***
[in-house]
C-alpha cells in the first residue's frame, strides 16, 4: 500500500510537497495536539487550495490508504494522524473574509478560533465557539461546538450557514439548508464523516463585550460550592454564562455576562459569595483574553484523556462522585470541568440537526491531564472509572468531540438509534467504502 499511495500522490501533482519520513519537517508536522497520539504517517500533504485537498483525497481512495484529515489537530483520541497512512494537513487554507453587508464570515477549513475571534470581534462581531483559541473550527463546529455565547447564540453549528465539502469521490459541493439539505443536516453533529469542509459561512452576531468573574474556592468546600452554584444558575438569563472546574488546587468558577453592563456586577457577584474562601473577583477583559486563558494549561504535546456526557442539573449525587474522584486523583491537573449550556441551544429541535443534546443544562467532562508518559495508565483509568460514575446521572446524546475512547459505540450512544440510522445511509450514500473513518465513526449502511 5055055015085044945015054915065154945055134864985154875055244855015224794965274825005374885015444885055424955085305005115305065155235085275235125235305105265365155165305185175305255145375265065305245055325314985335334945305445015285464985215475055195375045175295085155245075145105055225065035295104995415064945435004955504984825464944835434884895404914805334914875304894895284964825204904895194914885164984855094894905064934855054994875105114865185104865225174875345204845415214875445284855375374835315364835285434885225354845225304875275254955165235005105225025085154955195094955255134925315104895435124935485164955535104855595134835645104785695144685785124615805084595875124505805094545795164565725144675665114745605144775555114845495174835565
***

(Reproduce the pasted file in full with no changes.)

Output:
[in-house]
C-alpha cells in the first residue's frame, strides 16, 4: 500500500510537497495536539487550495490508504494522524473574509478560533465557539461546538450557514439548508464523516463585550460550592454564562455576562459569595483574553484523556462522585470541568440537526491531564472509572468531540438509534467504502 499511495500522490501533482519520513519537517508536522497520539504517517500533504485537498483525497481512495484529515489537530483520541497512512494537513487554507453587508464570515477549513475571534470581534462581531483559541473550527463546529455565547447564540453549528465539502469521490459541493439539505443536516453533529469542509459561512452576531468573574474556592468546600452554584444558575438569563472546574488546587468558577453592563456586577457577584474562601473577583477583559486563558494549561504535546456526557442539573449525587474522584486523583491537573449550556441551544429541535443534546443544562467532562508518559495508565483509568460514575446521572446524546475512547459505540450512544440510522445511509450514500473513518465513526449502511 5055055015085044945015054915065154945055134864985154875055244855015224794965274825005374885015444885055424955085305005115305065155235085275235125235305105265365155165305185175305255145375265065305245055325314985335334945305445015285464985215475055195375045175295085155245075145105055225065035295104995415064945435004955504984825464944835434884895404914805334914875304894895284964825204904895194914885164984855094894905064934855054994875105114865185104865225174875345204845415214875445284855375374835315364835285434885225354845225304875275254955165235005105225025085154955195094955255134925315104895435124935485164955535104855595134835645104785695144685785124615805084595875124505805094545795164565725144675665114745605144775555114845495174835565